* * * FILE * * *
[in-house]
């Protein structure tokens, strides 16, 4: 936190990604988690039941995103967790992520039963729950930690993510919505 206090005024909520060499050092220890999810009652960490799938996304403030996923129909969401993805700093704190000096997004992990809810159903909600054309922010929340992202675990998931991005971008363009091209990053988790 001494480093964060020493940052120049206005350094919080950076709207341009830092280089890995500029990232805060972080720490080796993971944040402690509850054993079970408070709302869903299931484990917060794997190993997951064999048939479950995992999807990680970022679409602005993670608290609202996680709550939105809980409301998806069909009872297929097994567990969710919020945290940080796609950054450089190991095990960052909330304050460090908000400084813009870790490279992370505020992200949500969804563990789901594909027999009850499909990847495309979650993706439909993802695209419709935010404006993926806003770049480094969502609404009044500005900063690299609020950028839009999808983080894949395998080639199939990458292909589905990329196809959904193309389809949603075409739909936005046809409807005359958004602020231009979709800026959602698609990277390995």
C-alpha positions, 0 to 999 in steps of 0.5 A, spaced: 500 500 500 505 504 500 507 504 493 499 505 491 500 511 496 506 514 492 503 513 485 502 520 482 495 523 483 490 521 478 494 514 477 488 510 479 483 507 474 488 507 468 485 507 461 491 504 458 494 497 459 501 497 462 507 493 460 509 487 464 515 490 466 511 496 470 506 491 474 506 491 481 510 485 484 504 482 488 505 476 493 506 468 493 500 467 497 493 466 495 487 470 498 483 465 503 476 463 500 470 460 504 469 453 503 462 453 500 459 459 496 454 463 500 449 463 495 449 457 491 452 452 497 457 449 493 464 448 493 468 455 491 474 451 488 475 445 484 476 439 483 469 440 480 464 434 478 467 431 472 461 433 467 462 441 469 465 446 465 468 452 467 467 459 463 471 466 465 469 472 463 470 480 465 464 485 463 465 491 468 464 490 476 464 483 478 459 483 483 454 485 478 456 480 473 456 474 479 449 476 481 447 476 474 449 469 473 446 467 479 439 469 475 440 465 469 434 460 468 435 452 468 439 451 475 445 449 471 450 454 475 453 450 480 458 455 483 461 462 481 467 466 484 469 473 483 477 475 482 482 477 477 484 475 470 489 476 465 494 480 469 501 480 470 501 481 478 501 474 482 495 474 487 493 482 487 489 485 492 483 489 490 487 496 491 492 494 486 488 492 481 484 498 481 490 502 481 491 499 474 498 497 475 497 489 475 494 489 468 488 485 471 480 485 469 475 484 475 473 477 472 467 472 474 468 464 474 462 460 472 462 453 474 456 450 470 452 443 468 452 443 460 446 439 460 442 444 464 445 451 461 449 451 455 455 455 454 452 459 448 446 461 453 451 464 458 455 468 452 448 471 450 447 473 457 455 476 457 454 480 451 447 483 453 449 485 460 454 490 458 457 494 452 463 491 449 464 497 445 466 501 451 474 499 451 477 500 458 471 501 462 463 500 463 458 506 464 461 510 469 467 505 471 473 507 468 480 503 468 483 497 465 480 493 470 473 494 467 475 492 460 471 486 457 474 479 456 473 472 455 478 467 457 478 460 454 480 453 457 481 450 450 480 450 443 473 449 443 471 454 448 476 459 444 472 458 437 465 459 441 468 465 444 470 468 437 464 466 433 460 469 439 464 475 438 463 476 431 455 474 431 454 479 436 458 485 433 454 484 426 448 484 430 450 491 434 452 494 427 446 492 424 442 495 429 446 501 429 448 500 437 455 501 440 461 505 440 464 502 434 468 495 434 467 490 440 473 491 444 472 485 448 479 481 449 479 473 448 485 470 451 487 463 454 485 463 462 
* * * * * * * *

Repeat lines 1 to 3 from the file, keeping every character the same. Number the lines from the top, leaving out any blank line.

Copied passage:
[in-house]
């Protein structure tokens, strides 16, 4: 936190990604988690039941995103967790992520039963729950930690993510919505 206090005024909520060499050092220890999810009652960490799938996304403030996923129909969401993805700093704190000096997004992990809810159903909600054309922010929340992202675990998931991005971008363009091209990053988790 001494480093964060020493940052120049206005350094919080950076709207341009830092280089890995500029990232805060972080720490080796993971944040402690509850054993079970408070709302869903299931484990917060794997190993997951064999048939479950995992999807990680970022679409602005993670608290609202996680709550939105809980409301998806069909009872297929097994567990969710919020945290940080796609950054450089190991095990960052909330304050460090908000400084813009870790490279992370505020992200949500969804563990789901594909027999009850499909990847495309979650993706439909993802695209419709935010404006993926806003770049480094969502609404009044500005900063690299609020950028839009999808983080894949395998080639199939990458292909589905990329196809959904193309389809949603075409739909936005046809409807005359958004602020231009979709800026959602698609990277390995």
C-alpha positions, 0 to 999 in steps of 0.5 A, spaced: 500 500 500 505 504 500 507 504 493 499 505 491 500 511 496 506 514 492 503 513 485 502 520 482 495 523 483 490 521 478 494 514 477 488 510 479 483 507 474 488 507 468 485 507 461 491 504 458 494 497 459 501 497 462 507 493 460 509 487 464 515 490 466 511 496 470 506 491 474 506 491 481 510 485 484 504 482 488 505 476 493 506 468 493 500 467 497 493 466 495 487 470 498 483 465 503 476 463 500 470 460 504 469 453 503 462 453 500 459 459 496 454 463 500 449 463 495 449 457 491 452 452 497 457 449 493 464 448 493 468 455 491 474 451 488 475 445 484 476 439 483 469 440 480 464 434 478 467 431 472 461 433 467 462 441 469 465 446 465 468 452 467 467 459 463 471 466 465 469 472 463 470 480 465 464 485 463 465 491 468 464 490 476 464 483 478 459 483 483 454 485 478 456 480 473 456 474 479 449 476 481 447 476 474 449 469 473 446 467 479 439 469 475 440 465 469 434 460 468 435 452 468 439 451 475 445 449 471 450 454 475 453 450 480 458 455 483 461 462 481 467 466 484 469 473 483 477 475 482 482 477 477 484 475 470 489 476 465 494 480 469 501 480 470 501 481 478 501 474 482 495 474 487 493 482 487 489 485 492 483 489 490 487 496 491 492 494 486 488 492 481 484 498 481 490 502 481 491 499 474 498 497 475 497 489 475 494 489 468 488 485 471 480 485 469 475 484 475 473 477 472 467 472 474 468 464 474 462 460 472 462 453 474 456 450 470 452 443 468 452 443 460 446 439 460 442 444 464 445 451 461 449 451 455 455 455 454 452 459 448 446 461 453 451 464 458 455 468 452 448 471 450 447 473 457 455 476 457 454 480 451 447 483 453 449 485 460 454 490 458 457 494 452 463 491 449 464 497 445 466 501 451 474 499 451 477 500 458 471 501 462 463 500 463 458 506 464 461 510 469 467 505 471 473 507 468 480 503 468 483 497 465 480 493 470 473 494 467 475 492 460 471 486 457 474 479 456 473 472 455 478 467 457 478 460 454 480 453 457 481 450 450 480 450 443 473 449 443 471 454 448 476 459 444 472 458 437 465 459 441 468 465 444 470 468 437 464 466 433 460 469 439 464 475 438 463 476 431 455 474 431 454 479 436 458 485 433 454 484 426 448 484 430 450 491 434 452 494 427 446 492 424 442 495 429 446 501 429 448 500 437 455 501 440 461 505 440 464 502 434 468 495 434 467 490 440 473 491 444 472 485 448 479 481 449 479 473 448 485 470 451 487 463 454 485 463 462 